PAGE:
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The Weight of Great Expectations

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Miki McCurdy Photography
Miki McCurdy Photography

Thanksgiving was fun. We spent a week at The Farm in Jasper, Alabama with Zeb's family. I love them and I have the best in-laws in the world. I don't even have to try to like them, because I just do. They are awesome. And I say that because I don't want anyone, anywhere to confuse what I'm about to say -- but sometimes, the holidays just suck.

Yeah, I said it.

The holidays suck. Maybe not for everyone, but I know I'm not alone in this.

I mean, I guess EVERYTHING about the holidays doesn't suck, but for me, anyway, they are almost always emotional.

You know that hollow, day after Christmas kind of feeling? That. I hate that.

I guess it boils down to expectations. No matter what, we always have them. Other people have different ones, and then we are all in the same place trying to celebrate and be happy, but there are kids everywhere and tons of people to be fed. And I crave the quiet corner in my bedroom but I'd be sad if I was there because I want to see everybody and do everything but that's hard, too.

My parents divorced when I was 16. It affected every member of my family differently, but deeply. Sometimes it still surprises me that my parents aren't together anymore. Like it just happened yesterday.

Then, in 2006, someone broke into my childhood home and burned it to the ground. (BTW, great job on never doing anything about that, ever, Jasper Police Department.) Thankfully, my mother wasn't in the house when it happened, but she lost everything. And for me, the last bit of "home" was gone. Even after my parent's divorce, home was still home. But then it was just gone and part of my childhood went with it. I miss that house, and the life I thought I was supposed to have pre-divorce. I struggle to this day with my expectations being so very different from my reality.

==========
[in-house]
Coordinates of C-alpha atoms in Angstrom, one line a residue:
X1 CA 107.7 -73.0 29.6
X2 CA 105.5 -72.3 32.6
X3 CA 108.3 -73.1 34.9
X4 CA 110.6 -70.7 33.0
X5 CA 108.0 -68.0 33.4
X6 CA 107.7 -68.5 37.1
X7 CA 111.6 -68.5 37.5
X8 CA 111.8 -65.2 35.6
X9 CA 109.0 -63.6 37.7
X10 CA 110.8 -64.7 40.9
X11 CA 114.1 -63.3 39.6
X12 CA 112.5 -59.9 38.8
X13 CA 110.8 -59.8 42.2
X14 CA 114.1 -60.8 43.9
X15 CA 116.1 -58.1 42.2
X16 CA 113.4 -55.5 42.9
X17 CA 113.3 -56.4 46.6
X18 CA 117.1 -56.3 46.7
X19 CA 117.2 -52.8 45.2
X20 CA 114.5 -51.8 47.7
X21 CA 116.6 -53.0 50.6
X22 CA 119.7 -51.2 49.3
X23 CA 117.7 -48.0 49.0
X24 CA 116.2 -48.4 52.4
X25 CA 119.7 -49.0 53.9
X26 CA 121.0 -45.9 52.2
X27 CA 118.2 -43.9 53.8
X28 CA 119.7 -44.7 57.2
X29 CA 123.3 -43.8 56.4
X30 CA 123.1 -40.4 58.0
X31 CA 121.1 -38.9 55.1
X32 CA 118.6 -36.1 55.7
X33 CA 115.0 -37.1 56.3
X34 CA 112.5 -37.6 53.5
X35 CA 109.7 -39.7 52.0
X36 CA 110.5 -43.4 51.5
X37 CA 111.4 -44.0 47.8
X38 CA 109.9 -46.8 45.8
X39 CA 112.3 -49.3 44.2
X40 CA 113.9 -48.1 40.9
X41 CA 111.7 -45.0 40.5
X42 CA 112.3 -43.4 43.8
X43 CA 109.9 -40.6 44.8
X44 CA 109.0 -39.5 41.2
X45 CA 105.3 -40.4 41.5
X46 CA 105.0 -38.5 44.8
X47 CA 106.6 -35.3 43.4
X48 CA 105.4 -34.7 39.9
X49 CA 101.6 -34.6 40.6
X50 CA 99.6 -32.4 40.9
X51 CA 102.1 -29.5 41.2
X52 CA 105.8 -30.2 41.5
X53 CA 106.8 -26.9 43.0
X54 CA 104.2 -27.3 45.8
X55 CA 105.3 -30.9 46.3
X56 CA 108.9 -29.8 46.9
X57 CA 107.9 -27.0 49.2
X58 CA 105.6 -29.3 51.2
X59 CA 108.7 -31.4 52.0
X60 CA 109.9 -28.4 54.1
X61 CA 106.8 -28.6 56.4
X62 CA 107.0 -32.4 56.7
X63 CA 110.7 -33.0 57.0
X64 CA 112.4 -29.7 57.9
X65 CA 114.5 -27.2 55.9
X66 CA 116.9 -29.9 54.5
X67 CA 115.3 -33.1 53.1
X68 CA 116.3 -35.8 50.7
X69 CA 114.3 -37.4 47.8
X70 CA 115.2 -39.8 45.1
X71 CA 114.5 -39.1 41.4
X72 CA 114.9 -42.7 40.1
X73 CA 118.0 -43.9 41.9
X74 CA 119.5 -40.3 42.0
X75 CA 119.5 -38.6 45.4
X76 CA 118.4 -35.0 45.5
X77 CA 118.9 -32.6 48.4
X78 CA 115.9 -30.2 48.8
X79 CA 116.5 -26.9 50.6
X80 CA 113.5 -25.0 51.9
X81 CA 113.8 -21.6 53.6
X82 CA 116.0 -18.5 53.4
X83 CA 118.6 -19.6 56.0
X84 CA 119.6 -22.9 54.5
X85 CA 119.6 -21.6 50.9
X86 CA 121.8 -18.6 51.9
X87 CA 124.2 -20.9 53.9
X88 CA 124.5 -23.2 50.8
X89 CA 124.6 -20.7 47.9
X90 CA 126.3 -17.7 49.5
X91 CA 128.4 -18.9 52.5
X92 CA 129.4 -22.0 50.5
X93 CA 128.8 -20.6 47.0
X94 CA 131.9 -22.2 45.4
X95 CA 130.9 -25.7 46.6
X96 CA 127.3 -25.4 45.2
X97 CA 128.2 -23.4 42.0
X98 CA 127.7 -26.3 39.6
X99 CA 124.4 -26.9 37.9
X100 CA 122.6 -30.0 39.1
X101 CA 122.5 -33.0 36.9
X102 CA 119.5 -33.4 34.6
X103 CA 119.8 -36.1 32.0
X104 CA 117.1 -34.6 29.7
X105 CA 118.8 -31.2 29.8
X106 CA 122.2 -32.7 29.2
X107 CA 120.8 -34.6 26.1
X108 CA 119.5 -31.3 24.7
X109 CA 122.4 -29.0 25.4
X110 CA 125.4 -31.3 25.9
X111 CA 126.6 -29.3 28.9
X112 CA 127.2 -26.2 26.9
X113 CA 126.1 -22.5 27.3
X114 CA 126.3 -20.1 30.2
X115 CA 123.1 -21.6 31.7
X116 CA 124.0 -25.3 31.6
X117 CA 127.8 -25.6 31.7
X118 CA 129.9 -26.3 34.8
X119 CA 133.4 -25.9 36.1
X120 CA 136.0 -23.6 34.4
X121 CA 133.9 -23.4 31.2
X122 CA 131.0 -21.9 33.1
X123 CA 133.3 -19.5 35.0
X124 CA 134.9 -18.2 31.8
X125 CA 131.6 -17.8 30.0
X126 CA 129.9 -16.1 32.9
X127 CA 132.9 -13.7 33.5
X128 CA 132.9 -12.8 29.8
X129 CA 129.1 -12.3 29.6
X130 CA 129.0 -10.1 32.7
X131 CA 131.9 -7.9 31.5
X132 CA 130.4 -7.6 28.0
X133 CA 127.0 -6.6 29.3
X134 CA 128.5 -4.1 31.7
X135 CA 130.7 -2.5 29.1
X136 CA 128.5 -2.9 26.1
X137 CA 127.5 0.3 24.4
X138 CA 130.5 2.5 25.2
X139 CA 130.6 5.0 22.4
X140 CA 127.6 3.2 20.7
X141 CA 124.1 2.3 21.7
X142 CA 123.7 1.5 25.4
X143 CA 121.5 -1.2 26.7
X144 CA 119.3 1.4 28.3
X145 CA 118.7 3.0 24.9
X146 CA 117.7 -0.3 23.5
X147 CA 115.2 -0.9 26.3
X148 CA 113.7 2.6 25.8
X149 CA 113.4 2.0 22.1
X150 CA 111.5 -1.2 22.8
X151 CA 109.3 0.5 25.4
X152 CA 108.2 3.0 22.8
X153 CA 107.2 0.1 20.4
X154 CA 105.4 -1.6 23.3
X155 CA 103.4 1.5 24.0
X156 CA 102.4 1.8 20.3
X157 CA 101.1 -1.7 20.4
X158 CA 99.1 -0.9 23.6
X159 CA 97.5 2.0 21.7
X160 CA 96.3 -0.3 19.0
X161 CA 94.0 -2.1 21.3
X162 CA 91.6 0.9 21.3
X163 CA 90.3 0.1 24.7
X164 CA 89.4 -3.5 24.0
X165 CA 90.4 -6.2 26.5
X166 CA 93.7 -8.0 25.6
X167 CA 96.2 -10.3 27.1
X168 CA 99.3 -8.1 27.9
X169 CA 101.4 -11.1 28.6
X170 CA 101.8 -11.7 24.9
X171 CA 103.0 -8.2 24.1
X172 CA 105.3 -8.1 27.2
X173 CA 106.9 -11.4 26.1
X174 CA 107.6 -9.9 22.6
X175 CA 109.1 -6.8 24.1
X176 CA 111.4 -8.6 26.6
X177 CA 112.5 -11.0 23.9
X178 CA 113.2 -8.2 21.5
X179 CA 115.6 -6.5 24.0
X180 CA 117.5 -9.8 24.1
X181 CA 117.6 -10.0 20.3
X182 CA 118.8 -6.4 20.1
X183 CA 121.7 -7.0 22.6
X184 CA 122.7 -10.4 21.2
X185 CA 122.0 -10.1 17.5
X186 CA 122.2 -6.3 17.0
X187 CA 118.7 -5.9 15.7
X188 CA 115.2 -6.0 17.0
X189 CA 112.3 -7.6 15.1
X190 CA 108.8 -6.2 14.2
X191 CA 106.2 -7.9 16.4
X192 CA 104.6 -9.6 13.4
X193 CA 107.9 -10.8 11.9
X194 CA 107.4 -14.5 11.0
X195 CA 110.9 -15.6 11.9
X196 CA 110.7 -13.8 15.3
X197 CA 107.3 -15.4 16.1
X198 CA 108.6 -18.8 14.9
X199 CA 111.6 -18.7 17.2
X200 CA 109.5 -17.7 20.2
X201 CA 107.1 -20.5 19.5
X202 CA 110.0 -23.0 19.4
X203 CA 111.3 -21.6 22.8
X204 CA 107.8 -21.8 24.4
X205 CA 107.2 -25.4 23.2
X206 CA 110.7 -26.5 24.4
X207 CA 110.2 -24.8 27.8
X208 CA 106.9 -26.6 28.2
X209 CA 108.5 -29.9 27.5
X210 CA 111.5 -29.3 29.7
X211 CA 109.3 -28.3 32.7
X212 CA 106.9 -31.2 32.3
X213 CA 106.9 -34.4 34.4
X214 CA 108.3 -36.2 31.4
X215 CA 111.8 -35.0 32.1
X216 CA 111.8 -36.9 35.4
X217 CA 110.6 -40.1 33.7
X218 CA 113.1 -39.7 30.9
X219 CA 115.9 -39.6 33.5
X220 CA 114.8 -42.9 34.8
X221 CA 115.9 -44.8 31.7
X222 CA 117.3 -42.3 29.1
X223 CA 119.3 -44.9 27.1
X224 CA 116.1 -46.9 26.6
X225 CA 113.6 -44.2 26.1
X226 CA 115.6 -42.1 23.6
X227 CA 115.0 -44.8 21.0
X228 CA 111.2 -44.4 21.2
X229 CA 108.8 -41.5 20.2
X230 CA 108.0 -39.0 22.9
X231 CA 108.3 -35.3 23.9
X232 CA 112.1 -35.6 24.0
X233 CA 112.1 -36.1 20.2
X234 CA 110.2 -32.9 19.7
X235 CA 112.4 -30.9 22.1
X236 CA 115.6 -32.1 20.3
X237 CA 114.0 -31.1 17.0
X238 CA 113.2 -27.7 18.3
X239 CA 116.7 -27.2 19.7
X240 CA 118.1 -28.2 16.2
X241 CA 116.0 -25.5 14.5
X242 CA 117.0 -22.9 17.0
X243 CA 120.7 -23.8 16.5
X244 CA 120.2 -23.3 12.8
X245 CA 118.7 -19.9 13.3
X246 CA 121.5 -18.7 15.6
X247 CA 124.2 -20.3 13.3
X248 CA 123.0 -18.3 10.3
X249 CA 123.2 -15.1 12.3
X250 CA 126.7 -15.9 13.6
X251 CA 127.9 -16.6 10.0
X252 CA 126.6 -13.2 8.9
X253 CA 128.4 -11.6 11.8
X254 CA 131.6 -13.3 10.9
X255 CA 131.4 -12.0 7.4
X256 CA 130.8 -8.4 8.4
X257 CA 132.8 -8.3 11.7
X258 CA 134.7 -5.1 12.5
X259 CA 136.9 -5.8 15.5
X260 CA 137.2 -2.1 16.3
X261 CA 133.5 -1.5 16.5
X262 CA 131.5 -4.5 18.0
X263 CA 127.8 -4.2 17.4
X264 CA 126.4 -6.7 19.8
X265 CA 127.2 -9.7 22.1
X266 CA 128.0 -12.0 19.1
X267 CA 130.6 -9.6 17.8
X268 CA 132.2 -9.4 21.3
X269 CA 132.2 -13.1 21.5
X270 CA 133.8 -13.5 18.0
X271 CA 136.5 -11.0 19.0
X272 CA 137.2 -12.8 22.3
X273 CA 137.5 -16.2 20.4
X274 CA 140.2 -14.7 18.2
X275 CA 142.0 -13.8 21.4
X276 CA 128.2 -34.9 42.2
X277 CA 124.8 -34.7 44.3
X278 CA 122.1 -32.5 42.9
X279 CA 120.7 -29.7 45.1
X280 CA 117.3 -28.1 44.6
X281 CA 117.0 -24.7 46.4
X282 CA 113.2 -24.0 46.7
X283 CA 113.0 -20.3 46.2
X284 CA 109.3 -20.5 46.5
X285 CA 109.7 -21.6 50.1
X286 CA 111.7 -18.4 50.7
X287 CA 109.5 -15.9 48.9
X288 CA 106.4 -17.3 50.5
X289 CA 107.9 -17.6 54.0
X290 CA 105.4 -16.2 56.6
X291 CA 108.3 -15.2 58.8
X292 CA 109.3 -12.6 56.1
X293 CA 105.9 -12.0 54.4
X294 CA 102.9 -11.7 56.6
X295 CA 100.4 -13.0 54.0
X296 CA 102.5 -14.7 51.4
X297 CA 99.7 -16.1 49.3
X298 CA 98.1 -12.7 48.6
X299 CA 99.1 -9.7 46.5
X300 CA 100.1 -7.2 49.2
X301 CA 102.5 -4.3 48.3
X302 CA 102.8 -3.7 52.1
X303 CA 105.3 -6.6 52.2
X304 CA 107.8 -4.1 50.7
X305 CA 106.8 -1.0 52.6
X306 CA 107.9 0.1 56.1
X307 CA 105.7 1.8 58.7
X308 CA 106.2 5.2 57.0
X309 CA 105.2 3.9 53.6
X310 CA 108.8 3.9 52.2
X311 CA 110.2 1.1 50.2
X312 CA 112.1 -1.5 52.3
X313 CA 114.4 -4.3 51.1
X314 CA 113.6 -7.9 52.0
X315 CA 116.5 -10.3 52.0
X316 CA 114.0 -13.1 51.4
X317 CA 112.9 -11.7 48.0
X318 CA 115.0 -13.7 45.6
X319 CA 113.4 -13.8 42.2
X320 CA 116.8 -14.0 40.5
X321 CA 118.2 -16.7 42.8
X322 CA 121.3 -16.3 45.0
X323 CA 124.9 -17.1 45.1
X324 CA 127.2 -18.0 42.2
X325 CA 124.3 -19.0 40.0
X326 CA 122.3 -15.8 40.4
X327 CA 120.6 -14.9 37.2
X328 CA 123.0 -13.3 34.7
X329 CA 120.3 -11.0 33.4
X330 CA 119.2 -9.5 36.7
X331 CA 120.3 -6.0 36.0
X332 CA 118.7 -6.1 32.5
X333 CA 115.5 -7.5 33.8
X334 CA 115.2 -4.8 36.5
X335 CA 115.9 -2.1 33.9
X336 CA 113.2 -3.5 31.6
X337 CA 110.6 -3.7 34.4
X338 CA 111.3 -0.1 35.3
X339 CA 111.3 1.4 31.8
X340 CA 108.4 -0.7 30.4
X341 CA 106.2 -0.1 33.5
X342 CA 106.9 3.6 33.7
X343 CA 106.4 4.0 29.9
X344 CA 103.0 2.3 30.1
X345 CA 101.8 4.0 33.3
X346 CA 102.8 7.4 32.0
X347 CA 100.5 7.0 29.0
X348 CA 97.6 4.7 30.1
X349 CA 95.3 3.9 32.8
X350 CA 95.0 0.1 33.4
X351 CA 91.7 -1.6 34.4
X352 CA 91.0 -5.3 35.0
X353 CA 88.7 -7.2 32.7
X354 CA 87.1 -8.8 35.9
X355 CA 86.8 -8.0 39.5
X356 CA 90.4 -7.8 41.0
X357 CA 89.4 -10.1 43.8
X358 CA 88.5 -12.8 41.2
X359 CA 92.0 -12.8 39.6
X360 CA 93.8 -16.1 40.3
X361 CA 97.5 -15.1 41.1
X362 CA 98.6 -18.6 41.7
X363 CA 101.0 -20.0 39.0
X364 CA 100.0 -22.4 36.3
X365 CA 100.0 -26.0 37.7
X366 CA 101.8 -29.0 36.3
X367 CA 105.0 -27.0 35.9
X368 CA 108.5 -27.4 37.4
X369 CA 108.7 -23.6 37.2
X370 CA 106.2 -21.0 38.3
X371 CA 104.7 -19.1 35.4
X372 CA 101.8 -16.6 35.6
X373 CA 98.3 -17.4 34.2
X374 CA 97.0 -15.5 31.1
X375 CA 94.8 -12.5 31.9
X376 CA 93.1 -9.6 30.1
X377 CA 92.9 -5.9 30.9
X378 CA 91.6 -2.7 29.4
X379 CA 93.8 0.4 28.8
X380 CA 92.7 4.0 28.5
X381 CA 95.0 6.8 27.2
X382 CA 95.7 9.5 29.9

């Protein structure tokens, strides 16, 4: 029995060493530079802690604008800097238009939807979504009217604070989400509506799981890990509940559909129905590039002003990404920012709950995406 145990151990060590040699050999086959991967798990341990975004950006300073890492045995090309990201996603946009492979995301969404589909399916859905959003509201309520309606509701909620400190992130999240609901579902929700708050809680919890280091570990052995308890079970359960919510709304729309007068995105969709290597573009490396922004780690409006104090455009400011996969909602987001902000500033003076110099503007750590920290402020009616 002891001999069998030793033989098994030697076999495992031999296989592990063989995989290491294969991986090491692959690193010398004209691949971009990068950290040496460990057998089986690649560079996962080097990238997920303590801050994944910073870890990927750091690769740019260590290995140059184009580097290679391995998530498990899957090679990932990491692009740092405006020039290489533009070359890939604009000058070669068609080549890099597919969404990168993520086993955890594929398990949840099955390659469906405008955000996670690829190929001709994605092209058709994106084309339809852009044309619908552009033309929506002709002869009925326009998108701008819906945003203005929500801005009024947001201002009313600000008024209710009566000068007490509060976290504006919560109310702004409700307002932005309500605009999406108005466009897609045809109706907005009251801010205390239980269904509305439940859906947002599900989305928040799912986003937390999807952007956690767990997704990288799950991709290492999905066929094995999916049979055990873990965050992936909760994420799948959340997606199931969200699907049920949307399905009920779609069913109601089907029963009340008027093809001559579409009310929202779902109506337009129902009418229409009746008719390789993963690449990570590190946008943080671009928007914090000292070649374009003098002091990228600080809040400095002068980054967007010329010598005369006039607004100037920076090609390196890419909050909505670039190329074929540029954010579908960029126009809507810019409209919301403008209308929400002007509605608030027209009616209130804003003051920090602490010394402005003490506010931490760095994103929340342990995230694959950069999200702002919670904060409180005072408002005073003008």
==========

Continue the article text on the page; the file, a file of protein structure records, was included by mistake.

The day before Thanksgiving, I cooked dinner at The Farm for my wonderful family. The in-law family that has accepted me as their own for the last 16 years. My dad came by for a quick visit before dinner and I was so happy to be there with everyone. We ate dinner, my nieces washed dishes and cleaned the kitchen, and I went upstairs to the room Zeb and I share at The Farm and cried for two hours.

It wasn't about anybody or anything, it's just that sometimes, when you are broken, the things that are supposed to feel good, don't. I'm not sure if I should attribute this to being from a "broken home," having chronic depression, being human or all of the above.

I texted with my friend Heather, (because she's the kind of friend you can text the day before Thanksgiving, when you are crying in the bed), and just talking with her made me feel so normal that I cried harder. Mostly because I knew I needed to write about this moment, because I don't want you to think you are alone if having to force yourselves to keep moving forward through the holidays when you don't always feel like it.

I took for granted when I was growing up in my parent's huge house that one day it would be full of their grandchildren. It never crossed my mind that not only would I not be spending the holidays with my parents, but they wouldn't be spending it with each other. And every year, I find myself holding my breath around the holidays. Not figuratively. My chest aches and I realize I'm not breathing and it hurts. It hurts to breathe, but it hurts not to. So I take a deep breath and pack up my family and we come to the Farm, where my husband and kids feel like they've always belonged but where I still feel slightly conspicuous. I love it there but it's not my home -- it's not where I was raised. It's not mine.

Sometimes it just hits me so hard that I need to be saved from myself. From my expectations of other people, from my expectations of me.

The weight of these expectations is what keeps me from breathing.

But I keep it breezy on Facebook and say things like, "Have a great turkey day! May all your food dreams come true! Happy Holidays! Fa la la la laaaa!!!"

Because it's easier than saying, "Hey, I realize today may be really hard for you because it's not what you thought it was going to be five years ago, or three months ago or two minutes ago. But I hope it's bearable. I hope it's good. I hope you make it through this day with a smile. I hope you are kind to yourself today. I hope you breathe and notice something beautiful. Maybe it's not what you thought it was going to be. But maybe you've been adopted into something that is lovely and beautiful and full of light."

But maybe that's what I should say instead. Because maybe then you'd feel less alone, and so would I.

Because if you've lost someone, if you are struggling with depression, if you feel out of place or out of step or out of sync... I simply hope your holidays are bearable. I hope you breathe through them. I hope you embrace what is beautiful and let go of everything that isn't and I pray for peace for all us in the midst of our own expectations.

This essay originally appeared on Robin's Chicks.